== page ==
The MAG purchased this mosaic and the one depicting the head of Tethys, a Greek goddess of the sea, which is on display at the MAG, from Princeton University. Both mosaics had been part of a floor in an opulent Roman-era villa in the luxurious resort town of Daphne.  The bird and flower mosaic acted as an entrance panel to what may have been an open-air fountain courtyard.


mosaic displayed at the Memorial Art Gallery [Courtesy, MAG]

Mosaics are designs made from tesserae, small pieces of colored stone or glass, embedded into a flat, prepared surface of damp concrete-like material.  Glass tesserae are much less durable than stone. As a result of wear and deterioration, the blue, blue-green, yellow-green and red glass tesserae in the bird and flower mosaic have lost their original luster. At some point after the MAG acquired the mosaics, painted restoration of the design was undertaken.

When the acquisition was announced in Gallery Notes, Jan-Feb. 1942, pictures of the mosaics show the damaged areas lacking designs.  When pictured in a Porticus article in 1982, the missing design has been painted in, and that is as it appears today.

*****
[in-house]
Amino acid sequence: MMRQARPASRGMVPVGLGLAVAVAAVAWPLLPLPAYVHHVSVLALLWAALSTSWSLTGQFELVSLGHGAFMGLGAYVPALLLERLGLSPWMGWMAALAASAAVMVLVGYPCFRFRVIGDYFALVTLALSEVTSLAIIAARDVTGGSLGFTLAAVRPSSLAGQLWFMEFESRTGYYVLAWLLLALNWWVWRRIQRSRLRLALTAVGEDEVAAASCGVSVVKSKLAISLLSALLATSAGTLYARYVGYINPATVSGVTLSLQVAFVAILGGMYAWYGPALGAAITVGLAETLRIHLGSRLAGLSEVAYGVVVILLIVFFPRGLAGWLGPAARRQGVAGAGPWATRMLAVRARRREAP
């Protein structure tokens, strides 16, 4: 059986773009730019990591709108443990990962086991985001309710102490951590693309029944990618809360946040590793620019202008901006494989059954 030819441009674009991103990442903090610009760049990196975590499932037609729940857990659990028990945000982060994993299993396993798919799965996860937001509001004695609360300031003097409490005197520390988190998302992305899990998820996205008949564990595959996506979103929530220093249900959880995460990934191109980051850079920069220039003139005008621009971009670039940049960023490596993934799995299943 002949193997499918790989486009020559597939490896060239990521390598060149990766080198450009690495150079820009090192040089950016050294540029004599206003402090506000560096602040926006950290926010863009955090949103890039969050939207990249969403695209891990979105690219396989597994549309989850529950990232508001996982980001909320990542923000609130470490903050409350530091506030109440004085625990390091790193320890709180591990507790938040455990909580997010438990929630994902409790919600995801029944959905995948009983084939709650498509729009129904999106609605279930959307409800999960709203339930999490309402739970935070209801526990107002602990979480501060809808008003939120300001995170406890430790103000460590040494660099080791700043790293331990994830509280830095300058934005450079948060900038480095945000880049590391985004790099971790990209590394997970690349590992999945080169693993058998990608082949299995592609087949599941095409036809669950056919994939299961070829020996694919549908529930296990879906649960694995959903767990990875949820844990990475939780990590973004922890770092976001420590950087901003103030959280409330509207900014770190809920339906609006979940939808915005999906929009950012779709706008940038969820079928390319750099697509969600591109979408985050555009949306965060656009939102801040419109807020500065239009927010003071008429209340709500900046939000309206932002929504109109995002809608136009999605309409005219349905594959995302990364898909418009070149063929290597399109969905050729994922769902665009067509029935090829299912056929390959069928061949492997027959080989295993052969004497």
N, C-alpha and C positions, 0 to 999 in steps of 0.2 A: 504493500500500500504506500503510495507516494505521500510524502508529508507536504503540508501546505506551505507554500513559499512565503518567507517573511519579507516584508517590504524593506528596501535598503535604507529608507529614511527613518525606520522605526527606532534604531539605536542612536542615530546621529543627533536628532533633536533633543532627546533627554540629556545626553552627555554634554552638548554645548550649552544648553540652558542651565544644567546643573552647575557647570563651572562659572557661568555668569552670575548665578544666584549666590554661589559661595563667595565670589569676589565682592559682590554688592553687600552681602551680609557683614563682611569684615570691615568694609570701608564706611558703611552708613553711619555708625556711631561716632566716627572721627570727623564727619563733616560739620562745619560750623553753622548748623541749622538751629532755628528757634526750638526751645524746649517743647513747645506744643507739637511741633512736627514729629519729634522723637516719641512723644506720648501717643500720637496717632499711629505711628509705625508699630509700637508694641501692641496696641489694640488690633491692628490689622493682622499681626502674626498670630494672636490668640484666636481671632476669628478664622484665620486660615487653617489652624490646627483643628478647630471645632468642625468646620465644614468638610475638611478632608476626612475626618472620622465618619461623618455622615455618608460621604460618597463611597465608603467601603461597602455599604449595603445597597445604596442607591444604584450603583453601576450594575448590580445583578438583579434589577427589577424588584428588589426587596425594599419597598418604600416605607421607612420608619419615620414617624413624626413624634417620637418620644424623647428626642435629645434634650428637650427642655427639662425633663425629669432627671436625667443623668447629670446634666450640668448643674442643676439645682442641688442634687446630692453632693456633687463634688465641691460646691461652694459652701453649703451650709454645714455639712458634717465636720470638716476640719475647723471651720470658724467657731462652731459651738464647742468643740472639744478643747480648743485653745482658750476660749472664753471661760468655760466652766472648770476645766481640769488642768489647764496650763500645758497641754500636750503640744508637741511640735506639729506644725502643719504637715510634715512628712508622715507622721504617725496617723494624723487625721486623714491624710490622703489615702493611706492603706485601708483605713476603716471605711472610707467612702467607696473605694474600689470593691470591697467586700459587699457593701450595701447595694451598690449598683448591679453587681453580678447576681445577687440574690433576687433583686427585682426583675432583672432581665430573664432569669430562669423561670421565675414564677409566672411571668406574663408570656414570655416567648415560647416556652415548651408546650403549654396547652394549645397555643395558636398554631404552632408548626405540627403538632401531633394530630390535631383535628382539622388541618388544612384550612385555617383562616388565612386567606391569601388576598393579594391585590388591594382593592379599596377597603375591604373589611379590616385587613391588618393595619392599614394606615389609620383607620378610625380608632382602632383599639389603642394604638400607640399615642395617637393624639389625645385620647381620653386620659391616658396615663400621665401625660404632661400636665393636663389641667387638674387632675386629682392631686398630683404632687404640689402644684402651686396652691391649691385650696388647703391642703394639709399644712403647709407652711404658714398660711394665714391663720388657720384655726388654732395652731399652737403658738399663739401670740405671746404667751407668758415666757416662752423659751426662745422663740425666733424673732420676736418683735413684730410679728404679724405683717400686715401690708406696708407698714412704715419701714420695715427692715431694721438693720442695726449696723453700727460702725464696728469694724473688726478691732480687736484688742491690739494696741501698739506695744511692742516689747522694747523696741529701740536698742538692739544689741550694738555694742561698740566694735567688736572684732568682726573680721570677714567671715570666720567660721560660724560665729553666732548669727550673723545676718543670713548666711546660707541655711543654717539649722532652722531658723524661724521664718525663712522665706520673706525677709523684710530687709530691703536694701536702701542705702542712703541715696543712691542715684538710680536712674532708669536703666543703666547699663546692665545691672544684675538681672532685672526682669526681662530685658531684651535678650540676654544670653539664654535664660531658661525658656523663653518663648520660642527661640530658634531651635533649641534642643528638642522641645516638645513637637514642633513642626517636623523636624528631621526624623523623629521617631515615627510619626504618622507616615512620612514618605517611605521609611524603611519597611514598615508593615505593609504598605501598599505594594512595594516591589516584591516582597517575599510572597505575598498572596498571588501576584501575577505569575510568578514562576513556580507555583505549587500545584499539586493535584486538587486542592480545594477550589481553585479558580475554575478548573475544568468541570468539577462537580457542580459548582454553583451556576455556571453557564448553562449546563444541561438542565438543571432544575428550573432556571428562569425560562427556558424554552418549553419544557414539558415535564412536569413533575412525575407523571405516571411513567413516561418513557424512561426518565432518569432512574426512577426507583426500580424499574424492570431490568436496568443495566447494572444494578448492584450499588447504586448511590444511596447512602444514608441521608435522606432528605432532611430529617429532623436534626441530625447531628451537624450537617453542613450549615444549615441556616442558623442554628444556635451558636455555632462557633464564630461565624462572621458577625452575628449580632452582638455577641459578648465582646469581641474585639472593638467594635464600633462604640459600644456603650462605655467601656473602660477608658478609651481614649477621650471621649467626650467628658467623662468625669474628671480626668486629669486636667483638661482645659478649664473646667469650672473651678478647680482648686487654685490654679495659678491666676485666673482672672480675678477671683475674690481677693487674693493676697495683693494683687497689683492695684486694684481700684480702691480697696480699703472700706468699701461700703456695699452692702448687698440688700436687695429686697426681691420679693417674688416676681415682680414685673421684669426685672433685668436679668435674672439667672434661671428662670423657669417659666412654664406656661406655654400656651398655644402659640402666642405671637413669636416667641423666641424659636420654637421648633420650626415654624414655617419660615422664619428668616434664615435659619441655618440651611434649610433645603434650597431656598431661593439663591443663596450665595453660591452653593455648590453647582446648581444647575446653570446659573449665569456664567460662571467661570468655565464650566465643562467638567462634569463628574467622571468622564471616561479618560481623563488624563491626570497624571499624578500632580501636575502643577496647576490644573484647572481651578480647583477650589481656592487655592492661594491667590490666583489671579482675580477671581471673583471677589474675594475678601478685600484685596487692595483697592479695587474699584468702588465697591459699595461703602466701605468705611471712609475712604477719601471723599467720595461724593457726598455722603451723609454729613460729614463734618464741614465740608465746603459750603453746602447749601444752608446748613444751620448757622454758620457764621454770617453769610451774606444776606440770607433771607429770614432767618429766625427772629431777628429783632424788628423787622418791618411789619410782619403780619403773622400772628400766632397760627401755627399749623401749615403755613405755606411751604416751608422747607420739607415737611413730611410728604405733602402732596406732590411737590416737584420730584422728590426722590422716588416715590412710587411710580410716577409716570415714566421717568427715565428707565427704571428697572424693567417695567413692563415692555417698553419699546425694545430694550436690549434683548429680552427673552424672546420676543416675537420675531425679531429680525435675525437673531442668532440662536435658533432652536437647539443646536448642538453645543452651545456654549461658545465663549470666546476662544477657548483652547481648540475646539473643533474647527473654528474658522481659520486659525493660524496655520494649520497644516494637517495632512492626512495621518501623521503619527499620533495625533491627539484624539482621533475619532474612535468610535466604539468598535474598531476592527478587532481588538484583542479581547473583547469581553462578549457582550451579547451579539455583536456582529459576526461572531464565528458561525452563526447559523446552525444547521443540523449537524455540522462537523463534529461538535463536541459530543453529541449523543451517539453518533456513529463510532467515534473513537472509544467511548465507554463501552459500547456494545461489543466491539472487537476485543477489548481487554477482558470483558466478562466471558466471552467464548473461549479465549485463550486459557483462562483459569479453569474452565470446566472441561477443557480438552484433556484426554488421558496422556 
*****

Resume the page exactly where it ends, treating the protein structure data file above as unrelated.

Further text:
While working at the MAG Library, I learned the Birds and Flowers mosaic was in storage, and I fell in love with it when a staff member showed it to me.  I felt the mosiac–forlorn looking in the dark alcove–should be seen and enjoyed.

Suggesting it could be displayed at the Art Library on the River Campus, the MAG staff graciously agreed.  The mosaic was carefully moved to Rush Rhees in 1981, and continues to grace the Art/Music Library. Truly a Gem of the Genesee.

Dobbins, John J., “Mosaics from Antioch” Porticus v. 5 (1982): p. 8-14

“Two Mosaic Pavements from Antioch” Memorial Art Gallery. Gallery Notes.  (January-February 1942): p. 7

Memorial Art Gallery website, Mosaic Floor Panel with Head of Tethys, 3rd century

More on Rush Rhees and the University of Rochester

Bringing back the mid 19th Century at the University of Rochester. Nanotechnology meets local history

“Ring out, Wild Bells”